Promote structures that protect children
More than half of births to women under 30 now occur outside marriage, and four of every 10 children in this country are born to parents who are not married.
That statistic comes from a study by Child Trends, a Washington research group that analyzes government data.
“Outside marriage” covers broad territory: young women like those featured on the televisions shows “16 and Pregnant” and “Teen Mom,” committed couples who for various reasons cannot or do not marry, single women who are financially stable, and women whose marriages or other relationships recently have ended.
Likewise, “marriage” includes some very unhealthy situations and is hardly a guarantee of permanence, so sweeping conclusions should be avoided.
Nonetheless, a large body of research demonstrates persuasively that children born outside marriage are more likely to be poor in childhood and stay poor in adulthood, are less likely to succeed in school and graduate from high school (and far less likely to graduate from college), and are more likely than their peers to suffer from a variety of problems and make a variety of poor choices.
The New York Times, in reporting on the study, published a picture of a woman and a small child, with the following caption:
“Amber Strader, of Lorain, Ohio, described her pregnancies as largely unplanned, a byproduct of relationships lacking commitment.”
Most Americans believe that an adult woman’s sexual behavior is her own business, as is anyone’s decision to marry. Most Americans also believe that adults should take personal responsibility for the consequences of their actions, rather than depending on help from taxpayers or society. Fair enough. But when a pregnancy becomes a child, that child is more than just “a byproduct” of a casual relationship.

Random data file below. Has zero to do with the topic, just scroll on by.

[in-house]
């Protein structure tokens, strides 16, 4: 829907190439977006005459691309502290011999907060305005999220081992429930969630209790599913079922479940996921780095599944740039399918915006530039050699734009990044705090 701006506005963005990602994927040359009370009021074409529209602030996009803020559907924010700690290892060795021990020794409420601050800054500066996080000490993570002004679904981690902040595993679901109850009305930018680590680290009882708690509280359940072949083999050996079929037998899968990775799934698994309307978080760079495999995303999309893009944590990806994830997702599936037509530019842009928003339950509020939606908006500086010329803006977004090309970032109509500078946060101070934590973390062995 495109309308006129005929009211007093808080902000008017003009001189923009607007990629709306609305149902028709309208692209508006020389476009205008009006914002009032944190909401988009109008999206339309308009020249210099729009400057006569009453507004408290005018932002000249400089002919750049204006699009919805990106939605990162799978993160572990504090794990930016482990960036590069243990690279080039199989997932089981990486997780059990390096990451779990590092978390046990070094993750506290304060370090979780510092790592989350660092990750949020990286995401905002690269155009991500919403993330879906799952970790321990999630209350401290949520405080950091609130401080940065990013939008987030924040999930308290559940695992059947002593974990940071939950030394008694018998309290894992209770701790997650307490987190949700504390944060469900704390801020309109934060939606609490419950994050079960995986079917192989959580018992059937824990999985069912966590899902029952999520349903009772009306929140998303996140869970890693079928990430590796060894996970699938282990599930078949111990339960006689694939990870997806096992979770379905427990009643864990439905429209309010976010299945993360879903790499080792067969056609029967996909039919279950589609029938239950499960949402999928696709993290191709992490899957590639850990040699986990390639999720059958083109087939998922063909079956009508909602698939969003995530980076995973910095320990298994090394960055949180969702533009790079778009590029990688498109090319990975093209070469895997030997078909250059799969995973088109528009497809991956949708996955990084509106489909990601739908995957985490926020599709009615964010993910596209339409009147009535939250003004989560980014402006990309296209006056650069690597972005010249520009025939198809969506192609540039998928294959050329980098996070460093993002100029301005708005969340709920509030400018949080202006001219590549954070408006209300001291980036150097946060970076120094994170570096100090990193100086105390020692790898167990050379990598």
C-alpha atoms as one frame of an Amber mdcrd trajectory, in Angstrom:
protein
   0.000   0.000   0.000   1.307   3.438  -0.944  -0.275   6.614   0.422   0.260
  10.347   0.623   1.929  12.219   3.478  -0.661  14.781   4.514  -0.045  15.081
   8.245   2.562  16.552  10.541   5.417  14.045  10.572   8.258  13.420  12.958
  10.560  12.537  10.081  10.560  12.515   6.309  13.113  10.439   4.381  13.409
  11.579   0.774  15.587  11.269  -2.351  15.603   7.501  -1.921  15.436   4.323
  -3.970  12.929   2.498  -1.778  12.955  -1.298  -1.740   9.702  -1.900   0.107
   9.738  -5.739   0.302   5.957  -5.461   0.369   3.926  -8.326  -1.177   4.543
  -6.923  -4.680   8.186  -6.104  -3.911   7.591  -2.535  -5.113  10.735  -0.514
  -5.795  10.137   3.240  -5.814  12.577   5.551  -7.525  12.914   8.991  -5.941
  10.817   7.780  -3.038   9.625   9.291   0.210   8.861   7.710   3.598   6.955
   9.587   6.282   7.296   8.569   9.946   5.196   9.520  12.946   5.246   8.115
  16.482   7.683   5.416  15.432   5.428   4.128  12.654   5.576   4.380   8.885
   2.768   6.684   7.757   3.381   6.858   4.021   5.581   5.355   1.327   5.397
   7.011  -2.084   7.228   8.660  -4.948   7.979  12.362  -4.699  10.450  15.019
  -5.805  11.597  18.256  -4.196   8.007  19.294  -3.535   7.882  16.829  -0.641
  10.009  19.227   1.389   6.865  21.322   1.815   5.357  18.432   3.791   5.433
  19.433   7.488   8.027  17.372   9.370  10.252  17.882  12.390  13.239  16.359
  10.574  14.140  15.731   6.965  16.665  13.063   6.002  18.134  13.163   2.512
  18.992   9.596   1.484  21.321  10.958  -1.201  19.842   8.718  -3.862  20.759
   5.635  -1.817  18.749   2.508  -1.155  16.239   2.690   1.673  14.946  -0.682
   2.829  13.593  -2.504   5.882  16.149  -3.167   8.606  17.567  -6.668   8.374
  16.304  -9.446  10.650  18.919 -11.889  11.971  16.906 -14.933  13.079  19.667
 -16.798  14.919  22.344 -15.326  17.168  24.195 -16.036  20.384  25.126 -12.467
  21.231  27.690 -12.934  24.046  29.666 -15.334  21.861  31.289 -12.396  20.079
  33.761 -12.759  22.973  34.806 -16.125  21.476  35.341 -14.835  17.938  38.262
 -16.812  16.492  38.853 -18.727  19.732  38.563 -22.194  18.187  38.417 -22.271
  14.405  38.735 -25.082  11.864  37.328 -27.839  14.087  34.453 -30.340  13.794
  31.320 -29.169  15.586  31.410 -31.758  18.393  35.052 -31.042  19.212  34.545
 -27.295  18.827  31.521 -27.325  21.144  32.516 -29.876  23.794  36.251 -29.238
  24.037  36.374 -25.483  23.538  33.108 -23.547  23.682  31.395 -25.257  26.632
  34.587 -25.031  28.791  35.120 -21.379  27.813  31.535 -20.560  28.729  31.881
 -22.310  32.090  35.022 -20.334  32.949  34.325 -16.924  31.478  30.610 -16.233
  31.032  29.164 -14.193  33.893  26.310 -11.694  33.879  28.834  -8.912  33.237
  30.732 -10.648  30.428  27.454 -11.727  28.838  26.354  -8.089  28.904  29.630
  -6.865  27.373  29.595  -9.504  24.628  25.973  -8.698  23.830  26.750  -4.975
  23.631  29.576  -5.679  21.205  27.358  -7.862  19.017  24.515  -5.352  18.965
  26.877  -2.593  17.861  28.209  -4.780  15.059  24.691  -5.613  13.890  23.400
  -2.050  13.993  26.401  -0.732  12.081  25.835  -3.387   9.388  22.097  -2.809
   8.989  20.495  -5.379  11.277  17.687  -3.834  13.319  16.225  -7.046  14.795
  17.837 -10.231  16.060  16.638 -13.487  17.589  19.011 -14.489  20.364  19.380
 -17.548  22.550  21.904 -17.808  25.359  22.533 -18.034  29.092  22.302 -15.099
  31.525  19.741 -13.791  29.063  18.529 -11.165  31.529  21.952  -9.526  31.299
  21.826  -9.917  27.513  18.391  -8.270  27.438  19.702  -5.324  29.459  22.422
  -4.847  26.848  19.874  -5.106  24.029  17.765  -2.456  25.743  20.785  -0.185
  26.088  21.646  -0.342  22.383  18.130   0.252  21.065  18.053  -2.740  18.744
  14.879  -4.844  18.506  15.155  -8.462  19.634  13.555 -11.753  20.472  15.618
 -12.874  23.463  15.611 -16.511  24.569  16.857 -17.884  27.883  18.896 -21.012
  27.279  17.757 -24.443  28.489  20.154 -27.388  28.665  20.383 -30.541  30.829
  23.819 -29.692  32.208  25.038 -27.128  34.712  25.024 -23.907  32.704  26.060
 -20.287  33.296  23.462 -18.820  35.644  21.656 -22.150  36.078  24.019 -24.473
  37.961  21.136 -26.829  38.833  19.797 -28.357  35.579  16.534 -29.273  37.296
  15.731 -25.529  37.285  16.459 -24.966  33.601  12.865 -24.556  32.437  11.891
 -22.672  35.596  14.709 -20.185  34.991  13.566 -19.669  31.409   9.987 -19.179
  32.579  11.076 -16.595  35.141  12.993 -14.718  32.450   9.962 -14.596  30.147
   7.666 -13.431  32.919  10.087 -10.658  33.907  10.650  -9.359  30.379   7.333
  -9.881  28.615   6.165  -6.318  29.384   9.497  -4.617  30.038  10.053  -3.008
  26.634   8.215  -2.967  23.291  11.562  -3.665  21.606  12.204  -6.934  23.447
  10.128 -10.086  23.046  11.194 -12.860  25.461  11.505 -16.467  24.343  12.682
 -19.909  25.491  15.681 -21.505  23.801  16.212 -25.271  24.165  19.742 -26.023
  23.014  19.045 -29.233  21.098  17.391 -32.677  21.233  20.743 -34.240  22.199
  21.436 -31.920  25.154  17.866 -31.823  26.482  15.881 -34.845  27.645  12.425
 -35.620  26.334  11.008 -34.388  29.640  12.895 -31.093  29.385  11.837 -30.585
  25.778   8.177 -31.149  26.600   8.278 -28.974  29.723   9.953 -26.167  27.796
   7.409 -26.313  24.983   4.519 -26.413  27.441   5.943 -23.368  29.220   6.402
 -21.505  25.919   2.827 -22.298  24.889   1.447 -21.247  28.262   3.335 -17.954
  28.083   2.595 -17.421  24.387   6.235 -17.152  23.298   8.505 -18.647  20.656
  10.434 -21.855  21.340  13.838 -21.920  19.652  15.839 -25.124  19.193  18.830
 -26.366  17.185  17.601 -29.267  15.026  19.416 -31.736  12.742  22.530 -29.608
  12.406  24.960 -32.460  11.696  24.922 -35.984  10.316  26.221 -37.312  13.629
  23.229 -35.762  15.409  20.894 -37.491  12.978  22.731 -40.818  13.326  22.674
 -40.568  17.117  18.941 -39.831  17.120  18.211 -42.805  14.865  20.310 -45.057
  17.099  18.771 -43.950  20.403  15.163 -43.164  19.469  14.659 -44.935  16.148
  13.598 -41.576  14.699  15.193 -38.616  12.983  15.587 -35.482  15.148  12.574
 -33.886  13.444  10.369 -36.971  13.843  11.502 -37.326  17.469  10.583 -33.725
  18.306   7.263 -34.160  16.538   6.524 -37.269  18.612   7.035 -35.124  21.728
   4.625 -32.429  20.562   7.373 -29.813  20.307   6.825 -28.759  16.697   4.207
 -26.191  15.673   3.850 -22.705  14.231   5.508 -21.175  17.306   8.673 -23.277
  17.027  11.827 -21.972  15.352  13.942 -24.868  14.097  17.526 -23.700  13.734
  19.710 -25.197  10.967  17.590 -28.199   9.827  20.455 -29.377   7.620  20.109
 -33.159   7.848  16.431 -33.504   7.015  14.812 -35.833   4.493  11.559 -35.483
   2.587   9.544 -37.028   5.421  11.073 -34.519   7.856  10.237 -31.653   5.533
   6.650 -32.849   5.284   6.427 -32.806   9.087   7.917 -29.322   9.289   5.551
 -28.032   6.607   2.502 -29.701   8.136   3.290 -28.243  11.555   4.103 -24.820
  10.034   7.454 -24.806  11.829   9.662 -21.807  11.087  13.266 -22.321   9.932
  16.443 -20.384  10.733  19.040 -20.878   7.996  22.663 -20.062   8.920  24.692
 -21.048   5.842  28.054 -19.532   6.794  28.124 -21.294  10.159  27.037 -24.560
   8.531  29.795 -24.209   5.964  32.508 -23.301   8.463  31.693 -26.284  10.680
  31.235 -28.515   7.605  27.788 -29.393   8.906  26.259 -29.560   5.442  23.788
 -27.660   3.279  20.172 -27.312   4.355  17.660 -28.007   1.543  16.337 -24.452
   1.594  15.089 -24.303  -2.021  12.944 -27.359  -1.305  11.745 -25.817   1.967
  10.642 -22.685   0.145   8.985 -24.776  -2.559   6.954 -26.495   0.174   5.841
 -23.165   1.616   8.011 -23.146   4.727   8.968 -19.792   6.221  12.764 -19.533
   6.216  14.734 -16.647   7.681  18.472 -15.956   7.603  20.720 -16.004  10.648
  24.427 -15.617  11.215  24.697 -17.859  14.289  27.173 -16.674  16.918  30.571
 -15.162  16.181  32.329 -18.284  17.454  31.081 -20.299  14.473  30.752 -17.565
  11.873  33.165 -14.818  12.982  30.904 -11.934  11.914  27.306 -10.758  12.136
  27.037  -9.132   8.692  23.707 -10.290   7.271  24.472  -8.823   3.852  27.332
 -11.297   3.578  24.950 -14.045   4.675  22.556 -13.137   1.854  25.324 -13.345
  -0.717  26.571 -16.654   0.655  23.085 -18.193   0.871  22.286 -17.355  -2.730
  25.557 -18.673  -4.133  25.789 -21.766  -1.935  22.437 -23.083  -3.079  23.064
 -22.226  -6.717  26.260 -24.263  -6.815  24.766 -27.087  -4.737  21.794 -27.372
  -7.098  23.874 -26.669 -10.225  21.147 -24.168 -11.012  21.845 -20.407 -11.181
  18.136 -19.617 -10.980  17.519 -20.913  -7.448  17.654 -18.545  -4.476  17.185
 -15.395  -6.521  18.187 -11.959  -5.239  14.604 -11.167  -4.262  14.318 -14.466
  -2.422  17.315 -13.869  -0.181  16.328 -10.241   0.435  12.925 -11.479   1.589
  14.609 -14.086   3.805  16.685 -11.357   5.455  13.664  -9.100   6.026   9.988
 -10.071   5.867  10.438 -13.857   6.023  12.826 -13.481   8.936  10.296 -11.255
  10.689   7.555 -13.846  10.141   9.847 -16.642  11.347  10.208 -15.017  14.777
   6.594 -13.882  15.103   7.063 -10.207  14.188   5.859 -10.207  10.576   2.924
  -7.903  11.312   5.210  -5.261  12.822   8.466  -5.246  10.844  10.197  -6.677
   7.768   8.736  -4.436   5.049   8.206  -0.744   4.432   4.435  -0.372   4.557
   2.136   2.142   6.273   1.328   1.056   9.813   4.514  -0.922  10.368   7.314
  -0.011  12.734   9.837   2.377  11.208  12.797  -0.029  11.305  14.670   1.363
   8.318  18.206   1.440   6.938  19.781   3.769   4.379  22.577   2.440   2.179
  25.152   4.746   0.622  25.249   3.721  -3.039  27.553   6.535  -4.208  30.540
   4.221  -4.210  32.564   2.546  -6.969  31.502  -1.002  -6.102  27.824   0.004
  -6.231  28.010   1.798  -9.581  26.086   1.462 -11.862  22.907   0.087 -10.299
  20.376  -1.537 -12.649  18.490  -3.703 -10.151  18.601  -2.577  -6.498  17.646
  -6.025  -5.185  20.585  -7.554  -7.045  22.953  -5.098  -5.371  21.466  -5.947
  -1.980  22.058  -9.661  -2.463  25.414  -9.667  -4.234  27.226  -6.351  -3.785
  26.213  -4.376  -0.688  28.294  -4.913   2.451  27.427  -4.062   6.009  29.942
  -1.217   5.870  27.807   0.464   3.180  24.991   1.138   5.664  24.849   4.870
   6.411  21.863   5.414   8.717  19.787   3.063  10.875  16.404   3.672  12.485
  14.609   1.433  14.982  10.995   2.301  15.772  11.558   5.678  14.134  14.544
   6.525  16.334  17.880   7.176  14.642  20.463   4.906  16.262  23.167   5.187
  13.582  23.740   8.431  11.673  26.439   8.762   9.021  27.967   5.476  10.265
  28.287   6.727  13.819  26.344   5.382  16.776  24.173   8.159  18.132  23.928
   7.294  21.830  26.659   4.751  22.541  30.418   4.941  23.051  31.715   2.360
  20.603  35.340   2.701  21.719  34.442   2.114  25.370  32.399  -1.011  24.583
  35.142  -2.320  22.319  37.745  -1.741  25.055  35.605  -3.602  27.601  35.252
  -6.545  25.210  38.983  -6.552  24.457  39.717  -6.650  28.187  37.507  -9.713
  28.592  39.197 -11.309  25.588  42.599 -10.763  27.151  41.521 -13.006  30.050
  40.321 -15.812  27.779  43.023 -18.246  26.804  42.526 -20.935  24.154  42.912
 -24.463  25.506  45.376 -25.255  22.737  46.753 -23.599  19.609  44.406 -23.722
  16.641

A child also is more than just “a burden to society,” but society comes into play when children are born into poverty. So does government, because few Americans have the stomach to see children suffer severely for the actions of their parents.
Just as the poor will always be with us, so will children who were conceived unintentionally, but society benefits greatly from minimizing the number who are born to a parent or parents who cannot care for them adequately. Good public policy (and, not incidentally, good fiscal policy) links parenthood to stable, long-term relationships among individuals who have the resources to care for children.
And good public policy acknowledges the sexual realities of the 21st century. Abstinence is not a workable concept among adults. Affordable, effective contraception is essential, and policies that support families make a difference in families’ ability to support their children.
Demographics matter. White, employed college graduates still tend to marry before they have children, and they tend to stay married. Members of other groups, including those with little upward mobility, see few advantages to marriage, and they often cannot construct a convincing argument for lifelong partnerships. That’s their prerogative, but no one has yet suggested a consistently better environment for raising children than a formalized relationship between adults who are committed to each other and their children.
The line between support and interference is a thin one, as is the line between support and enabling, but there is solid ground on which to stand while promoting behavior that benefits the nation’s children.